"But an important feature of Tornado Cash’s anonymity model is anonymity only works in a crowd. In technical terms this is called the “Anonymity set,” the number of possible options that an “anonymous” entity could actually be. If the DPRK’s stolen assets were the only Ethereum in the pool then Tornado Cash would offer no anonymity. So every other participant in Tornado Cash, by adding to the anonymity set, is acting to hide not only themselves but for all other participants’ money, including the DPRK’s stolen assets."

The more instances, the less anonymity.

David. said...

Well, Duh! Justina Lee points out the obvious in Binance’s Thumping of FTX Shows How Centralized Crypto Can Be:

"So far this quarter, Binance has commanded 43% of crypto volumes while FTX had 4% and Coinbase 5%. Now CZ is standing and Bankman-Fried isn’t, and Binance is only cementing its lead as the industry's most influential company. You could say that Binance is the JPMorgan Chase & Co. or New York Stock Exchange of crypto, but that doesn’t really capture its importance within the blockchain economy. Binance is an exchange, brokerage, venture capitalist and digital-wallet operator, all in one. It also created two of the six most valuable tokens, and operates the second-most-active blockchain in the world of decentralized finance."

David. said...

John Reed Stark is back with BIG CRYPTO’S BOGUS DEMANDS FOR “REGULATORY CLARITY”. It is must-read dissection of the crypto-bros' excuse for the rampant fraud that took down FTX and is rippling out across the cryptosphere, namely the lack of "regulatory clarity". He starts by pointing out:

"First off, securities regulation is not meant to be precise but is instead intentionally drafted to be broad and all-encompassing; clarity is not just uncommon, it is deliberately avoided.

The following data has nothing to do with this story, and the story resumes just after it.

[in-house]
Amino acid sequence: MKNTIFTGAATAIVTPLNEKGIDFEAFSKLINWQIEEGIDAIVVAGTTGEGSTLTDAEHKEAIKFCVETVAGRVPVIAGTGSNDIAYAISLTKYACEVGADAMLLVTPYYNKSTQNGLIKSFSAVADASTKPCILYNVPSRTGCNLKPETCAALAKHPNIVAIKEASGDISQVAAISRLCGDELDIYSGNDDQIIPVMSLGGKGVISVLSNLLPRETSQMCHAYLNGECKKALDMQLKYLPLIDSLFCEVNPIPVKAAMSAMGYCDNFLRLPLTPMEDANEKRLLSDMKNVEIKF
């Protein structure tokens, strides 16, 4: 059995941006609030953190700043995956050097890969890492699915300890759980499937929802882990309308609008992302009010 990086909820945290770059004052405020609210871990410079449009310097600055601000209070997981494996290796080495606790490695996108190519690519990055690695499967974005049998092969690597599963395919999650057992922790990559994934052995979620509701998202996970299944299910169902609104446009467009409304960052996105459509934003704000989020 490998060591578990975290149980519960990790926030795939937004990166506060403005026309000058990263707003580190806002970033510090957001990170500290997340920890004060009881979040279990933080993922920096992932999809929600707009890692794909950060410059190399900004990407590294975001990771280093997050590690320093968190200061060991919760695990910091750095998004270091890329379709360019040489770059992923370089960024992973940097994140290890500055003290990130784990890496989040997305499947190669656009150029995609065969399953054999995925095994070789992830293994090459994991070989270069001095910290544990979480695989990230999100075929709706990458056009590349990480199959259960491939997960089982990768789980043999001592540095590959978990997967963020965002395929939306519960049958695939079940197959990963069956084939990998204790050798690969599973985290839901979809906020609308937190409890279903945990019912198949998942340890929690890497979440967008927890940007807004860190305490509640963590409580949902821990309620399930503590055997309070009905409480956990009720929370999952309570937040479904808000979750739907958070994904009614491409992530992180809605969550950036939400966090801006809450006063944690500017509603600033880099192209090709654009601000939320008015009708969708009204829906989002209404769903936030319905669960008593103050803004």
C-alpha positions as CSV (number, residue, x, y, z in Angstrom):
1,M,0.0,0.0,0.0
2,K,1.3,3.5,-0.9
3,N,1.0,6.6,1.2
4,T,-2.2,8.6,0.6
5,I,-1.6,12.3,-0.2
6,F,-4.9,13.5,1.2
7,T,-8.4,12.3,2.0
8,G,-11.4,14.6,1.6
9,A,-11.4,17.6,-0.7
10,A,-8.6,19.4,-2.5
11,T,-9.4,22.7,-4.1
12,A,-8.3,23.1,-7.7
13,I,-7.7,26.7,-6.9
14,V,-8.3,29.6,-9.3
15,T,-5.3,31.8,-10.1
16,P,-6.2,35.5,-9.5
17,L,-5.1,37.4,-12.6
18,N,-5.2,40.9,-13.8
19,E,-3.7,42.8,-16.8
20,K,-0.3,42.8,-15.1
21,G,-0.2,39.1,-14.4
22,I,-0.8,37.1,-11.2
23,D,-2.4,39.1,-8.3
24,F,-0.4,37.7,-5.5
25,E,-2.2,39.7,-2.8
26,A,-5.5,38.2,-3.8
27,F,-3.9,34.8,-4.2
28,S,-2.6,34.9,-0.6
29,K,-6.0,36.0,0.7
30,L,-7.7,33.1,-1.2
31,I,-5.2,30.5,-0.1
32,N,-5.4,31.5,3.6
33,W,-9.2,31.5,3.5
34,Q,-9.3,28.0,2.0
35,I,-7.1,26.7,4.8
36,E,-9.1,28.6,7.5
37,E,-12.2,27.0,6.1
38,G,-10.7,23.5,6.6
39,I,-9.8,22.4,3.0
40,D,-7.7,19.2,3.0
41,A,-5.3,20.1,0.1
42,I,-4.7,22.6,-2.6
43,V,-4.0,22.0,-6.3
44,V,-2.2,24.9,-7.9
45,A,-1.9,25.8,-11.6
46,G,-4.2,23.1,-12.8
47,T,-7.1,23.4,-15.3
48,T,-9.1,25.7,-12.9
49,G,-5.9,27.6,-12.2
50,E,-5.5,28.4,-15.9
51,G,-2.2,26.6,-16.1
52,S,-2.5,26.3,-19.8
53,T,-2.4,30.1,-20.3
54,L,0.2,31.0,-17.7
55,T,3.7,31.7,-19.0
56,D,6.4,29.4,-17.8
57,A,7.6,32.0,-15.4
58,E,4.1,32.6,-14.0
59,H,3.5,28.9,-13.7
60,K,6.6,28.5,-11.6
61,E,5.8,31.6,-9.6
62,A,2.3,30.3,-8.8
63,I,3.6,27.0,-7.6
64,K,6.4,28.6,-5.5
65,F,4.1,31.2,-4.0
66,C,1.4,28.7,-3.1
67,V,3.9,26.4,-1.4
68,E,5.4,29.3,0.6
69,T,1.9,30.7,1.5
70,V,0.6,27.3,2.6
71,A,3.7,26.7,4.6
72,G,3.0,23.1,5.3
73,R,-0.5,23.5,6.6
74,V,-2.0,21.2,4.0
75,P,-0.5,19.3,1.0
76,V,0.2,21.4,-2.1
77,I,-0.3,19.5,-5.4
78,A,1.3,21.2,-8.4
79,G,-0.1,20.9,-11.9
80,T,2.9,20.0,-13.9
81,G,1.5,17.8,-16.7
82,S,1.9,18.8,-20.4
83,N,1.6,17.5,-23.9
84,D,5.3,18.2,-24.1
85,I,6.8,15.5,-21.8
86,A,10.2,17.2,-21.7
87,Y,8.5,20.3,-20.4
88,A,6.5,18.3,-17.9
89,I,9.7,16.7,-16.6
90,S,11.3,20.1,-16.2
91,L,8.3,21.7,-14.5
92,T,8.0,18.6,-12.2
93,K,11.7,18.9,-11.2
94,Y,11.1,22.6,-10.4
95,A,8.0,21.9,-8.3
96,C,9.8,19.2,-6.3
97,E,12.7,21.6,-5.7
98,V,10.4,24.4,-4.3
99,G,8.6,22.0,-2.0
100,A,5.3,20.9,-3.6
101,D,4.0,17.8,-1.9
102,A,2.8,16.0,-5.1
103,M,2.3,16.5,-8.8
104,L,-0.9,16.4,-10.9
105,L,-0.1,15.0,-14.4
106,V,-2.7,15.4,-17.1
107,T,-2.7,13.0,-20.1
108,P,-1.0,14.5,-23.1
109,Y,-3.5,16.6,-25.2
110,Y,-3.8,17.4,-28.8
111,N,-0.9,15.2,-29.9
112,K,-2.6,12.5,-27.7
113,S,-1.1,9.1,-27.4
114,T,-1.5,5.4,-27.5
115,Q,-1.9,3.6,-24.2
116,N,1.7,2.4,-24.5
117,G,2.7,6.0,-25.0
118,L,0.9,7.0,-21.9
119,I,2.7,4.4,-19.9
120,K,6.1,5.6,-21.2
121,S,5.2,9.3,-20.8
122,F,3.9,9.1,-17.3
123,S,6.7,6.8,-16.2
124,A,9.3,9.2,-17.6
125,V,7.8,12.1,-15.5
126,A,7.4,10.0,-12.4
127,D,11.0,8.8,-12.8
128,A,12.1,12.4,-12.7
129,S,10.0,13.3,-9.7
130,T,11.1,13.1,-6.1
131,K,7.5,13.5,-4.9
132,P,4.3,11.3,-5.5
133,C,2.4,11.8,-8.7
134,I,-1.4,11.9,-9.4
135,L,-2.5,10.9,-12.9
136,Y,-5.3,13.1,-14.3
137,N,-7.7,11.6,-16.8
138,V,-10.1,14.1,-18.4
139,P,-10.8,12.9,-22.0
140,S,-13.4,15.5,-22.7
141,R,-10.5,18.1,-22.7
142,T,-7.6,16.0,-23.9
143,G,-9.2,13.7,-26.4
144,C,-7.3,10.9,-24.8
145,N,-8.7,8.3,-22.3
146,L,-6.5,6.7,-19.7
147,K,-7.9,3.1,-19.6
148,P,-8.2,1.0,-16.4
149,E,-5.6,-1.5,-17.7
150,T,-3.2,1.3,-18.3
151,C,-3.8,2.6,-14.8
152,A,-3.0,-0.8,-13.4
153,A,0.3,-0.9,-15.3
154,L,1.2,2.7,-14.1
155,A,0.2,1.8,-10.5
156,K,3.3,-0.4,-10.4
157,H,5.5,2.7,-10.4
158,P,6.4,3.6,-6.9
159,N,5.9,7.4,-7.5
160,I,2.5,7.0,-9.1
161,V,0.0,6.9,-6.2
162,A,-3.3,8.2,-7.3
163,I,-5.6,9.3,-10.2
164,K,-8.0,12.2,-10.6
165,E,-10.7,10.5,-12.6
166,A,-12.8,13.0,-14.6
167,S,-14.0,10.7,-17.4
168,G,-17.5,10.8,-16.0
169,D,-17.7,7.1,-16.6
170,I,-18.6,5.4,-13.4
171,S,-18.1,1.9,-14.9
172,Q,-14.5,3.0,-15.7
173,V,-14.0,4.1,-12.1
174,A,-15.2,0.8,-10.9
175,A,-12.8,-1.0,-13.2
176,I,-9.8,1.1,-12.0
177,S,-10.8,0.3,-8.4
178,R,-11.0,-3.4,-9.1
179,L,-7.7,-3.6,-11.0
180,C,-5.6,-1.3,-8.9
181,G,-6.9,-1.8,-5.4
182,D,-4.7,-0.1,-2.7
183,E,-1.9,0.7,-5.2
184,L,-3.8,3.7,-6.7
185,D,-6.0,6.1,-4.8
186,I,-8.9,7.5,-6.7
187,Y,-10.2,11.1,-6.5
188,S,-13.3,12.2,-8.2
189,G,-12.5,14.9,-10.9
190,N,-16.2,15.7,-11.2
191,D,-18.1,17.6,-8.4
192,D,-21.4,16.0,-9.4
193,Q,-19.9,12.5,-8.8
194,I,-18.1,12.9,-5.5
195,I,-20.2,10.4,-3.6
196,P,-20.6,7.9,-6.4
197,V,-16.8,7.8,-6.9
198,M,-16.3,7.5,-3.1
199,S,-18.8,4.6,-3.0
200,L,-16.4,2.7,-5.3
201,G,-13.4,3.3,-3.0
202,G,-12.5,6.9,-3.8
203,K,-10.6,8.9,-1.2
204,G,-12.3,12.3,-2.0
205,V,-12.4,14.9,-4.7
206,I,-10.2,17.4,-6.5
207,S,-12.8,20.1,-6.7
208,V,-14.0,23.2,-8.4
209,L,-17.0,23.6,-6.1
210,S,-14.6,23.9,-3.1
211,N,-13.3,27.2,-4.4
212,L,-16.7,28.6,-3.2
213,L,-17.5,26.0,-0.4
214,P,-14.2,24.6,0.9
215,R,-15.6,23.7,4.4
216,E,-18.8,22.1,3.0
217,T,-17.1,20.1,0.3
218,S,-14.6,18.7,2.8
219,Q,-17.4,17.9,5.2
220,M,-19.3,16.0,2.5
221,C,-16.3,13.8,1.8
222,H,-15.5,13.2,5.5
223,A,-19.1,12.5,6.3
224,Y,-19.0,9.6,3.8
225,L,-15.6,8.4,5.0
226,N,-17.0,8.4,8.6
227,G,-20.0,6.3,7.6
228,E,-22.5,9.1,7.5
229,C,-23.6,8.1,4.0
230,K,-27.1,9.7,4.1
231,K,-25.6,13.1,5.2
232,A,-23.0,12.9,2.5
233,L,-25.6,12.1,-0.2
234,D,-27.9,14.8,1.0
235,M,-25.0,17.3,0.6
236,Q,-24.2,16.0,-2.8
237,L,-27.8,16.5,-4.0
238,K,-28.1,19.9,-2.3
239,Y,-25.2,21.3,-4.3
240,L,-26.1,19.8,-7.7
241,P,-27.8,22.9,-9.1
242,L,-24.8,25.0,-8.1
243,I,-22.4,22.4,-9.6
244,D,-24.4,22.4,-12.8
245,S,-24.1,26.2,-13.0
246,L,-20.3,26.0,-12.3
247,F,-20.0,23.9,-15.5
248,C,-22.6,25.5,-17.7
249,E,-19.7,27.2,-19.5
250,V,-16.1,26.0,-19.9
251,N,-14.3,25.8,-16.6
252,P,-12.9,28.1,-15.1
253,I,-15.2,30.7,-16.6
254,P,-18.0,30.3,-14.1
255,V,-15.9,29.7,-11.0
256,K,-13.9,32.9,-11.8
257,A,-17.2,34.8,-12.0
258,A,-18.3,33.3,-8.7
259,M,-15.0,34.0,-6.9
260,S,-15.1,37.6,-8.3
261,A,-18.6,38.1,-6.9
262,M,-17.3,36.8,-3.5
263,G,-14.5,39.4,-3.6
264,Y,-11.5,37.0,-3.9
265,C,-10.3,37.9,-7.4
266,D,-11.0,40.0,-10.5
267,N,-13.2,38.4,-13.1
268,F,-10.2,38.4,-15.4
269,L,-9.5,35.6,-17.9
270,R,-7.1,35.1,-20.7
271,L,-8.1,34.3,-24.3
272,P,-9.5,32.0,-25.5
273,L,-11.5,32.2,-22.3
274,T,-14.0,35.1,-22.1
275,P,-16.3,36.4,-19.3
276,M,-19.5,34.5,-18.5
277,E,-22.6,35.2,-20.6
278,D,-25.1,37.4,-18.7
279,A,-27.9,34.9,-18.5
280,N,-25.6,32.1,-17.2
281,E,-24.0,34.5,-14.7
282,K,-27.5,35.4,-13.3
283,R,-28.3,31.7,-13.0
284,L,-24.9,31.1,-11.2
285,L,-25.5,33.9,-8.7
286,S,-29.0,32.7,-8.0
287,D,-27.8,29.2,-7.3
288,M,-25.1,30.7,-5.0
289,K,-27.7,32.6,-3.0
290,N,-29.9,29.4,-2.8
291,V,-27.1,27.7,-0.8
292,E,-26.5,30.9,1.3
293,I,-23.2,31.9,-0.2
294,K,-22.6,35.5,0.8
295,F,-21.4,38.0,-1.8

Second, though securities regulation is primarily a principles-based legal framework, there already exists extraordinary regulatory transparency and lucidity regarding crypto.

Finally, although the crypto industry constantly grouses for regulatory clarity, whenever any specific regulatory crypto-related rules are promulgated or proposed, the crypto industry cries foul and almost instantly files a flashy legal challenge to its enactment."

It is full of detailed analysis, but also gems like this:

"When SEC Commissioner Hester Peirce recently complained to CNBC of the need for “regulatory clarity” in the crypto space, one Twitter user quipped, “[Hey Hester], Is someone suggesting that the ‘don’t steal your customer’s money’ rule isn’t clear?” This is a salient point indeed."

Stark discusses in detail the top five of the SEC's 100% record of enforcement actions, Telegram, Kik, BlockFi, LBRY and the SEC’s Wells notice of Coinbase. He also covers some of th bogus lawsuits the crypto-bros have filed against regulators, and the application of the KYC/AML laws to cryptocurrencies.